Rotosound’s reputation for quality strings that delivered a knock-out tone brought in a number of new artists around 1967 and thanks to newly appointed marketing man, Alan Marcuson, we have these fascinating photos of rock royalty using Rotosound strings.
A visit to the Japanese Trade Fair in Tokyo found that Rotosound’s efforts to export to Japan over several years had now given fruition with 100 stores in Tokyo and a further 200 throughout the country stocking Rotosound.
Yamaha used Rotosound as the strings they use on their best instruments as well as many other famous Japanese manufacturers too numerous to list.
Herbie Flowers with his Walk On The Wild Side bass during a Rotosound 1990s shoot
Transformer by Lou Reed is released featuring Herbie Flowers using RS88 Tru Bass strings. As one of Britain’s best-known session bass-players, Herbie performed with T Rex, David Bowie, Al Kooper, Harry Nilsson, Cat Stevens, and George Harrison.
2018 saw Herbie playing bass guitar on the 40th Anniversary UK Arena Tour of “Jeff Wayne’s Musical Version of H.G.Wells’ War of the Worlds” – which he also played on the original 1976 recording. His blue Fender Jazz Bass is still fitted with the black nylon and yellow silk Tru Bass strings.
An advert featuring Wilco Johnson from Dr Feelgood
With the explosion of punk, the music world once again focuses on London and the UK as a whole. Rotosound joins forces with some of the key bands of the movement including Sex Pistols, The Damned, The Stranglers, Sham 69, Souixsie & the Banshees, The Buzzcocks, and The Jam.
Rotosound employs the services of an exclusive USA distributor called Meisel Music in New York who have success in making Rotosound the top selling bass strings in the USA. Quite an achievement for an overseas company when the majority of the competition are all American brands!
The UK factory based in Bexleyheath at this time was working night shifts most of the time to keep up with demand.
Trade shows in Chicago, Atlanta and Los Angeles all helped to spread the word along with legendary bass players like Stanley Clarke and Jaco Pastorius.
Superwound release a light-top, medium-bottom gauge of steel bass strings announcing that: “Mark King, Britain’s premier funk bass player, uses and recommends the Superwound 606F Funkmaster St, which is specially designed to meet the needs of his style and playing.”
Nickel plated 303 sets are also released shortly afterwards.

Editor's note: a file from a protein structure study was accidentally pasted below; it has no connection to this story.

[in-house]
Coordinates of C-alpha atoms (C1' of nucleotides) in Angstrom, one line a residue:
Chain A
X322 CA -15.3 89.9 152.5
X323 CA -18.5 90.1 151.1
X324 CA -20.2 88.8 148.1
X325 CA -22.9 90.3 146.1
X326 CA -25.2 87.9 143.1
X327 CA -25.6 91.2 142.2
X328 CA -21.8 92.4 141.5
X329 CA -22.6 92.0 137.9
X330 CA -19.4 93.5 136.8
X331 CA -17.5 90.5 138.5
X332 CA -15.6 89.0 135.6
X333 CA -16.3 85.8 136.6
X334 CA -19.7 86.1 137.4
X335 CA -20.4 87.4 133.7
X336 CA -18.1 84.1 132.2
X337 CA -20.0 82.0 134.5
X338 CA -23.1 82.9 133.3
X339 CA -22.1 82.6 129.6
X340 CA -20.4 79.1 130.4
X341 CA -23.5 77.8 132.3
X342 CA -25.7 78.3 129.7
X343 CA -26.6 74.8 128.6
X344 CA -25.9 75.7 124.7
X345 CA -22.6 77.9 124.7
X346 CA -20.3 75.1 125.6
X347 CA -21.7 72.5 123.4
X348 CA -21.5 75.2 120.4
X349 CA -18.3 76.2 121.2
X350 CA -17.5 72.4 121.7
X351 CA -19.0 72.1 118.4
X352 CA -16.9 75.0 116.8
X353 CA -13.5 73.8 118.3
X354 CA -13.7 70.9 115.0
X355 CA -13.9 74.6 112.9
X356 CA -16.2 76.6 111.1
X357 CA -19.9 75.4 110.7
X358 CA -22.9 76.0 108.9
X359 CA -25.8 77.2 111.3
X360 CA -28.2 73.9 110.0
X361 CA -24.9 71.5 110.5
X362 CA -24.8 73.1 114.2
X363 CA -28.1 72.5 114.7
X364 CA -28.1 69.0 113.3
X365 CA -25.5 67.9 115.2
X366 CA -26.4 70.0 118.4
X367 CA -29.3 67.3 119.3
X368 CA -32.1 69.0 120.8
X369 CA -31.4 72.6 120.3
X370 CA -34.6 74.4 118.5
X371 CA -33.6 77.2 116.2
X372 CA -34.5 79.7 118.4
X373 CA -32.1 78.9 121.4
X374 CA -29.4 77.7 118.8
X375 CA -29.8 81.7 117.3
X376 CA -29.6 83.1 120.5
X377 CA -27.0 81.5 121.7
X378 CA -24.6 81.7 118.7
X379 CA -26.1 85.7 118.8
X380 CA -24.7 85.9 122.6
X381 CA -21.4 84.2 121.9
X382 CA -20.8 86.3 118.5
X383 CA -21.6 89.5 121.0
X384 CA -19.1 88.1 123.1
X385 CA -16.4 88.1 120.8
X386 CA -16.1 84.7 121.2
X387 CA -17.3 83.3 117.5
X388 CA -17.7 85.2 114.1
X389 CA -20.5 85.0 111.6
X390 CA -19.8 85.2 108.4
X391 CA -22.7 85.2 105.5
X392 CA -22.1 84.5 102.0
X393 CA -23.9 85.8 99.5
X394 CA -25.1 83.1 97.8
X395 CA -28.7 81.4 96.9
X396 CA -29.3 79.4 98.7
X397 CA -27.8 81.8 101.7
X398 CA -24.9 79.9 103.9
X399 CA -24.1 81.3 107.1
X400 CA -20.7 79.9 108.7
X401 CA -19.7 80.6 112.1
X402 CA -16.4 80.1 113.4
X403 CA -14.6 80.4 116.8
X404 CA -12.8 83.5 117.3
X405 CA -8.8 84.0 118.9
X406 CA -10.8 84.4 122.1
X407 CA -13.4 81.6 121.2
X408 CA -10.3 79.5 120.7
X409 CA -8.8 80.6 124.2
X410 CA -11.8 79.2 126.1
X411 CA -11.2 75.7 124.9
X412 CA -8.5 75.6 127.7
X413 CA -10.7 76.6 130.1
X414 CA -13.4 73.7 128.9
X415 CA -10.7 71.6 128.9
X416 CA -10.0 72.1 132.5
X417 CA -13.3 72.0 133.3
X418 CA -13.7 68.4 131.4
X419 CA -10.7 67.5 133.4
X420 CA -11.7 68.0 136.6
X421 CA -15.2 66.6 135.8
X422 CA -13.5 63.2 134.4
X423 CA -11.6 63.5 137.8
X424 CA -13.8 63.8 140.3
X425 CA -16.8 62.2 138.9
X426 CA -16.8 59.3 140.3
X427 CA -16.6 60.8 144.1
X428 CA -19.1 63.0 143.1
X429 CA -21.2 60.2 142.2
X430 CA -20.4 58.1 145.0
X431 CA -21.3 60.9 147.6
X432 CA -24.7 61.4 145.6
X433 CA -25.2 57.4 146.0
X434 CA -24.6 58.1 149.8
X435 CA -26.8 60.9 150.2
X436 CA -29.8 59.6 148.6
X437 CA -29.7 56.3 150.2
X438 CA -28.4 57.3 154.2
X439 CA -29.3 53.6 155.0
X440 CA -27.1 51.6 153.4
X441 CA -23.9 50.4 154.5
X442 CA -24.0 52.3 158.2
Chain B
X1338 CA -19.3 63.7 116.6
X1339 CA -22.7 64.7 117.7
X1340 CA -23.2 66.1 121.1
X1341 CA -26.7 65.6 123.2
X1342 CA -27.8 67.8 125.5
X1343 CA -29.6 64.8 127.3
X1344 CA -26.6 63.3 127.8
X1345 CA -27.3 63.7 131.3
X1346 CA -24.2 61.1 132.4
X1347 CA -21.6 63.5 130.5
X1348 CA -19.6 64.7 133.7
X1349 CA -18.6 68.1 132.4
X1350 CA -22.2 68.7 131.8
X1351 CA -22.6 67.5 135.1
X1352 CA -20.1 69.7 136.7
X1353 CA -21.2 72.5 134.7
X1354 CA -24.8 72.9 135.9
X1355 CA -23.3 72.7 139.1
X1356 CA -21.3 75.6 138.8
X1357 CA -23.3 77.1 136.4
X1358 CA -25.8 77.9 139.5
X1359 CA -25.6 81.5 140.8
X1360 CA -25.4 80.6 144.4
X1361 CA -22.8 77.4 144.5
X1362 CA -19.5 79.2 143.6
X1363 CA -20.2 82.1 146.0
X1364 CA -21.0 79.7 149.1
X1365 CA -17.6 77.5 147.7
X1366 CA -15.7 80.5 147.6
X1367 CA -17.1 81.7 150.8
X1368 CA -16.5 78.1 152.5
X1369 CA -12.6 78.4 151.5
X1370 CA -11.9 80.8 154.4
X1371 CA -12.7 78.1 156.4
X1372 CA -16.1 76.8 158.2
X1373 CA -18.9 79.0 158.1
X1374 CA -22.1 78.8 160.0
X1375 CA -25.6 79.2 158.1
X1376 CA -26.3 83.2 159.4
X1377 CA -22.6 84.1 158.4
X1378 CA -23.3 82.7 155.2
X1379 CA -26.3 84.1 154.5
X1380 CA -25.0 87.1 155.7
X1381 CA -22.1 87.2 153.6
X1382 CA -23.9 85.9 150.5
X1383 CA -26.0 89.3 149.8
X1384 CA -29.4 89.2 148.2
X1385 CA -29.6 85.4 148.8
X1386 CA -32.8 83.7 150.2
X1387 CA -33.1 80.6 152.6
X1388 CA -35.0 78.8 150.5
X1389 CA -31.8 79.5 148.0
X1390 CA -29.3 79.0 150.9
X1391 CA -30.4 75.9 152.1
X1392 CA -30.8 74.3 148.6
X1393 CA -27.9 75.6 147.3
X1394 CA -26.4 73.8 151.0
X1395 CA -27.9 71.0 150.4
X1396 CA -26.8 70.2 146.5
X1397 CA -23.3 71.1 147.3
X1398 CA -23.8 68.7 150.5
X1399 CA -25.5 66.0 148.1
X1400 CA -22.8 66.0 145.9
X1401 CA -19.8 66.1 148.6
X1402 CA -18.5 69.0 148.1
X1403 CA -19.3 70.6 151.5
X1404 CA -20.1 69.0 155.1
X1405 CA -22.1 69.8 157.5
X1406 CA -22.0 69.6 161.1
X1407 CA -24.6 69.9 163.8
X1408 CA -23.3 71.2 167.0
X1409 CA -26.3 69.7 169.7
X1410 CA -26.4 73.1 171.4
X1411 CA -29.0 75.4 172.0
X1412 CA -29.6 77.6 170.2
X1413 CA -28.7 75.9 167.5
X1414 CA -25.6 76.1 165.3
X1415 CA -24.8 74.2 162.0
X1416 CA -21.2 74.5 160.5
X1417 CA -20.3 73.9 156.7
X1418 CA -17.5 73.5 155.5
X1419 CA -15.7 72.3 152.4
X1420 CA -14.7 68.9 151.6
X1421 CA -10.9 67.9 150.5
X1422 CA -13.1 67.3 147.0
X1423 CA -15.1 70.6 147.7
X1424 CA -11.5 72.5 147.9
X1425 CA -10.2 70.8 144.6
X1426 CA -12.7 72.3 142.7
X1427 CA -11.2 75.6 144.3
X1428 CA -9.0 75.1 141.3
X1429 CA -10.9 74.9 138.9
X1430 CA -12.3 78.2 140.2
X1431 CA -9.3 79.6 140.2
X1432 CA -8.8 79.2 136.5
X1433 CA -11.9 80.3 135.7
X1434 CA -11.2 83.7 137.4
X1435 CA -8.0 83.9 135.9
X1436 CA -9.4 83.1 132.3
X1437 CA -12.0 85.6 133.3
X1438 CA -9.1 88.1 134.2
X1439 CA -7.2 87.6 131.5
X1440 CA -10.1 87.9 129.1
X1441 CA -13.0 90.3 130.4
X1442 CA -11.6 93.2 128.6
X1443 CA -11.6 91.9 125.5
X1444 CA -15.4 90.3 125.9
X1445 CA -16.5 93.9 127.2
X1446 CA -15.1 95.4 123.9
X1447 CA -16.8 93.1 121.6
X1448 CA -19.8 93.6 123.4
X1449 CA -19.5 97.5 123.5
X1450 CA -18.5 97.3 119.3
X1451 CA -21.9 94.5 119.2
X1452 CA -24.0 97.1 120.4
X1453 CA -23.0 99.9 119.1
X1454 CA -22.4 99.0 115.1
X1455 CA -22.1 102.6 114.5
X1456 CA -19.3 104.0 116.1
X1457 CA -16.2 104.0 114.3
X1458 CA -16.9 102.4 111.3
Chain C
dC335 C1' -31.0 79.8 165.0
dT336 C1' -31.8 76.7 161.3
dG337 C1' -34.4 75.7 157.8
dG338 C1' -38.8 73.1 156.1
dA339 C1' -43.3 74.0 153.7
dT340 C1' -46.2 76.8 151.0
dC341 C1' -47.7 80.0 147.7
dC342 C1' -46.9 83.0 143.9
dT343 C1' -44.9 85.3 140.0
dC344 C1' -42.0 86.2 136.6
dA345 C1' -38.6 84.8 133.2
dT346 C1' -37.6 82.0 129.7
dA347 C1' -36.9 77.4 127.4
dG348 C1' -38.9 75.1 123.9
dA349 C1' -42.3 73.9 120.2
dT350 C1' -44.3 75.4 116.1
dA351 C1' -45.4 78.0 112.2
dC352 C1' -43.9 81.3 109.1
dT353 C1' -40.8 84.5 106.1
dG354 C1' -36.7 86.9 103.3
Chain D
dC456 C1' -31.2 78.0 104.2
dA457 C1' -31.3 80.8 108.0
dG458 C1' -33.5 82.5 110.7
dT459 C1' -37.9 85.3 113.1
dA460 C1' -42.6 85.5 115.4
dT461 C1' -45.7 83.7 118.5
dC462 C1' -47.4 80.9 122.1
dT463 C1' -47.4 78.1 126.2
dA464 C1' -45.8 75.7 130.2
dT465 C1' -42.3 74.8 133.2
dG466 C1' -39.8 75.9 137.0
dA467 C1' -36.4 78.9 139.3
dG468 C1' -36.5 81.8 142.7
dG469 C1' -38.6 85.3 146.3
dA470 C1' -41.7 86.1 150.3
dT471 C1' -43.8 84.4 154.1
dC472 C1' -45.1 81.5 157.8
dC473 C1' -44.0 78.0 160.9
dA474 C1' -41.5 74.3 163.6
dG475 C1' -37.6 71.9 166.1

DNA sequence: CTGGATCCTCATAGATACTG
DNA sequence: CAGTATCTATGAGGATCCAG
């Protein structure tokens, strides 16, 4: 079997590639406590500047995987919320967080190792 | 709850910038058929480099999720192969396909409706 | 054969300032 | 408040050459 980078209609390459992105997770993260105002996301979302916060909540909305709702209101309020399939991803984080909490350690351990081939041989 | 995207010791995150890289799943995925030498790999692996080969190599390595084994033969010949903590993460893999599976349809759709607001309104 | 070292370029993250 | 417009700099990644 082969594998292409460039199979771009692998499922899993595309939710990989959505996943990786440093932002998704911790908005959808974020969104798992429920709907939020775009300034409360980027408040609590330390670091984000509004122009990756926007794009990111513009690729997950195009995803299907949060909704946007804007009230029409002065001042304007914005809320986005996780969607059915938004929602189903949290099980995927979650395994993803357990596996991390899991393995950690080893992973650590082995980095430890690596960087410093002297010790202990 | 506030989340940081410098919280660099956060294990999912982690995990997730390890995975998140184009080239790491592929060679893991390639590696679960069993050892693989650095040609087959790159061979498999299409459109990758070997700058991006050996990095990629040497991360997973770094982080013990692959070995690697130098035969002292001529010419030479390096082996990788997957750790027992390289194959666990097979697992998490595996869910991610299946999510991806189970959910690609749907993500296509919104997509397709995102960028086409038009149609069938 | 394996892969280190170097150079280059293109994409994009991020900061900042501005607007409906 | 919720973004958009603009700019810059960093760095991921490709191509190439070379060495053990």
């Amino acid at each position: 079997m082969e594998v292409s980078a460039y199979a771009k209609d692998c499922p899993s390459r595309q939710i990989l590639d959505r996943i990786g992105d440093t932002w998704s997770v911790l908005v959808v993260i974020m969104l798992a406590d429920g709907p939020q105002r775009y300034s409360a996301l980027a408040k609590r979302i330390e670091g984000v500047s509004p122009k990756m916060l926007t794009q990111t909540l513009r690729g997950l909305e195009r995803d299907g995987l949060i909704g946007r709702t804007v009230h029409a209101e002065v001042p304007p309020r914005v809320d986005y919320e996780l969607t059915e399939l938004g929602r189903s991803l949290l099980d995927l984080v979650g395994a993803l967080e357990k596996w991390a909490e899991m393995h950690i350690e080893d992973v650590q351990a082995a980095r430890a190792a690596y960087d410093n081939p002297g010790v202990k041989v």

Working closely with Rotosound, Billy Sheehan helps to develop the BS66 set, which uses a 0.043″ G string and a heavy E string.
The Spacer strings are also launched as the RS6006 range: “A Patented Black finish is integrated into the surface of our Special Stainless Steel and combined with high output undercovers to produce a brilliant string with enhanced fingertip response and feel.”
Another new range of guitar strings is introduced – the nickel on steel Rotos. Rotosound had always been famous for its stainless steel strings but a lot of new players favour the nickel strings which are smoother to play.
The Roto range has gone on to become Rotosound’s biggest selling line of guitar strings ever. Advertising began in the form of ‘Planet Roto’.
Britpop bursts into the world and once again Rotosound is at the heart of an era-defining music scene. Bands are drawing inspiration from the sixties and groups such as Oasis, Suede, Pulp, Kula Shaker, Dodgy, Cast, Supergrass, Gene, and the Lightning Seeds naturally choose Rotosound strings to create their unmistakeable guitar tones.
One of the final Superwound adverts
Superwound closed in 1995. The necessarily large range – due to each gauge needing a variety of off-shoots to fit different types of instrument bridges – became unwieldy. The piano string design strings continue under the Rotosound brand as P.S.D. Bass and Super Bronze acoustic strings.
Picking up where his father left off, Jason How begins around 8 years’ of work designing, upgrading and building a completely new set of machines that now produce around 90% of the company’s output. These machines incorporate all the latest technology and ensure the company’s competitiveness continues along with unsurpassed consistency.
The introduction of new string making machines means that the company’s in a position to step up its exports, so takes on Zach Frederick to run Rotosound’s export business. This has proved very successful with the export turnover tripling since Zach and his team first came on board.
Productivity is now at its highest point in the history of the company. A more efficient production means that we can hold on to and control the manufacturing. All machinery is maintained to our highest standards and to our specifications. Many of which go back a long way in the companies history.